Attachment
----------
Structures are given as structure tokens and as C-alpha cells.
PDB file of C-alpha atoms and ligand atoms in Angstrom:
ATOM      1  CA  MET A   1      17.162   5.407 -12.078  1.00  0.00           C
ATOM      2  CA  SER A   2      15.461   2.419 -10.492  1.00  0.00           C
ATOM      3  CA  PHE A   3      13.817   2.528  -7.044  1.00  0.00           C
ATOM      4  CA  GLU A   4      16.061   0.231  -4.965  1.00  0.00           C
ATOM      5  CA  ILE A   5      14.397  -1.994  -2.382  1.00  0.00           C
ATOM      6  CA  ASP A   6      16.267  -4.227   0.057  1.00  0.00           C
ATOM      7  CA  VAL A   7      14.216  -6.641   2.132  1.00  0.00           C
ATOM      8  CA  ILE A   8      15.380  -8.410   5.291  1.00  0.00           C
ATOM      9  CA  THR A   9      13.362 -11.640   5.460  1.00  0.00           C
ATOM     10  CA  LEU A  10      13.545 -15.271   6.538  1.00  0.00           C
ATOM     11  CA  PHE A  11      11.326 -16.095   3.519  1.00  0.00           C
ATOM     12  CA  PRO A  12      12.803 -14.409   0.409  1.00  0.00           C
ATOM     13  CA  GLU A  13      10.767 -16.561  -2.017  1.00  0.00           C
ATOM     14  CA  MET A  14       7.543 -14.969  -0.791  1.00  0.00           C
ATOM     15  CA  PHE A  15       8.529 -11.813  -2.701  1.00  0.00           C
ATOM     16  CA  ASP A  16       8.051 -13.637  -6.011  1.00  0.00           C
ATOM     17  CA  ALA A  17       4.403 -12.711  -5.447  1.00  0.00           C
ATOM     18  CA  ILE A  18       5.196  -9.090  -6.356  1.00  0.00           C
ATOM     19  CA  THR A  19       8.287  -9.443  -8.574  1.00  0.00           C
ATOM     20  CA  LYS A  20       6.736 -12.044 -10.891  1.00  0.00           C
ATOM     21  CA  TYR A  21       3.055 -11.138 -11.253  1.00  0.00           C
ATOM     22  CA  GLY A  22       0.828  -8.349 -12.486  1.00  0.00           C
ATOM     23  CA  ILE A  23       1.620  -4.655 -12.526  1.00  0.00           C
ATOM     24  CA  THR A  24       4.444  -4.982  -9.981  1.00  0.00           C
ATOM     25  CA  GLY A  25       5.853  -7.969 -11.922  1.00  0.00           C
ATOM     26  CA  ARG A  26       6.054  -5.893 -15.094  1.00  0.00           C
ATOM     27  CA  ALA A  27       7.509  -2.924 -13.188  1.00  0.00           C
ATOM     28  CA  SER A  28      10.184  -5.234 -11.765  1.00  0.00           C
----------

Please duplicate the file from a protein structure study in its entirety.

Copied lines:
Structures are given as structure tokens and as C-alpha cells.
PDB file of C-alpha atoms and ligand atoms in Angstrom:
ATOM      1  CA  MET A   1      17.162   5.407 -12.078  1.00  0.00           C
ATOM      2  CA  SER A   2      15.461   2.419 -10.492  1.00  0.00           C
ATOM      3  CA  PHE A   3      13.817   2.528  -7.044  1.00  0.00           C
ATOM      4  CA  GLU A   4      16.061   0.231  -4.965  1.00  0.00           C
ATOM      5  CA  ILE A   5      14.397  -1.994  -2.382  1.00  0.00           C
ATOM      6  CA  ASP A   6      16.267  -4.227   0.057  1.00  0.00           C
ATOM      7  CA  VAL A   7      14.216  -6.641   2.132  1.00  0.00           C
ATOM      8  CA  ILE A   8      15.380  -8.410   5.291  1.00  0.00           C
ATOM      9  CA  THR A   9      13.362 -11.640   5.460  1.00  0.00           C
ATOM     10  CA  LEU A  10      13.545 -15.271   6.538  1.00  0.00           C
ATOM     11  CA  PHE A  11      11.326 -16.095   3.519  1.00  0.00           C
ATOM     12  CA  PRO A  12      12.803 -14.409   0.409  1.00  0.00           C
ATOM     13  CA  GLU A  13      10.767 -16.561  -2.017  1.00  0.00           C
ATOM     14  CA  MET A  14       7.543 -14.969  -0.791  1.00  0.00           C
ATOM     15  CA  PHE A  15       8.529 -11.813  -2.701  1.00  0.00           C
ATOM     16  CA  ASP A  16       8.051 -13.637  -6.011  1.00  0.00           C
ATOM     17  CA  ALA A  17       4.403 -12.711  -5.447  1.00  0.00           C
ATOM     18  CA  ILE A  18       5.196  -9.090  -6.356  1.00  0.00           C
ATOM     19  CA  THR A  19       8.287  -9.443  -8.574  1.00  0.00           C
ATOM     20  CA  LYS A  20       6.736 -12.044 -10.891  1.00  0.00           C
ATOM     21  CA  TYR A  21       3.055 -11.138 -11.253  1.00  0.00           C
ATOM     22  CA  GLY A  22       0.828  -8.349 -12.486  1.00  0.00           C
ATOM     23  CA  ILE A  23       1.620  -4.655 -12.526  1.00  0.00           C
ATOM     24  CA  THR A  24       4.444  -4.982  -9.981  1.00  0.00           C
ATOM     25  CA  GLY A  25       5.853  -7.969 -11.922  1.00  0.00           C
ATOM     26  CA  ARG A  26       6.054  -5.893 -15.094  1.00  0.00           C
ATOM     27  CA  ALA A  27       7.509  -2.924 -13.188  1.00  0.00           C
ATOM     28  CA  SER A  28      10.184  -5.234 -11.765  1.00  0.00           C